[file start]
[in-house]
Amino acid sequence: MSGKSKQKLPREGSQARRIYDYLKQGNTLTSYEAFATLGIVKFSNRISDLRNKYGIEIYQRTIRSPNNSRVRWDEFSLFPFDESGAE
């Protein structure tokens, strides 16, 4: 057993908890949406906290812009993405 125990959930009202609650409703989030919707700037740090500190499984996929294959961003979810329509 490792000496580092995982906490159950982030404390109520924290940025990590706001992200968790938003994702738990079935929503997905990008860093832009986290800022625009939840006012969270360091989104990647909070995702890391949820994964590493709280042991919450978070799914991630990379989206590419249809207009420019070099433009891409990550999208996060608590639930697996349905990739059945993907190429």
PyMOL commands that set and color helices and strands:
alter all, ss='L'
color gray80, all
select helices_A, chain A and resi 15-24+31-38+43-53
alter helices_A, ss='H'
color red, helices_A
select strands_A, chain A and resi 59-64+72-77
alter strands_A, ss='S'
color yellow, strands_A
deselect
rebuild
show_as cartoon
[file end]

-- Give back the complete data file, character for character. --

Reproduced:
[in-house]
Amino acid sequence: MSGKSKQKLPREGSQARRIYDYLKQGNTLTSYEAFATLGIVKFSNRISDLRNKYGIEIYQRTIRSPNNSRVRWDEFSLFPFDESGAE
């Protein structure tokens, strides 16, 4: 057993908890949406906290812009993405 125990959930009202609650409703989030919707700037740090500190499984996929294959961003979810329509 490792000496580092995982906490159950982030404390109520924290940025990590706001992200968790938003994702738990079935929503997905990008860093832009986290800022625009939840006012969270360091989104990647909070995702890391949820994964590493709280042991919450978070799914991630990379989206590419249809207009420019070099433009891409990550999208996060608590639930697996349905990739059945993907190429």
PyMOL commands that set and color helices and strands:
alter all, ss='L'
color gray80, all
select helices_A, chain A and resi 15-24+31-38+43-53
alter helices_A, ss='H'
color red, helices_A
select strands_A, chain A and resi 59-64+72-77
alter strands_A, ss='S'
color yellow, strands_A
deselect
rebuild
show_as cartoon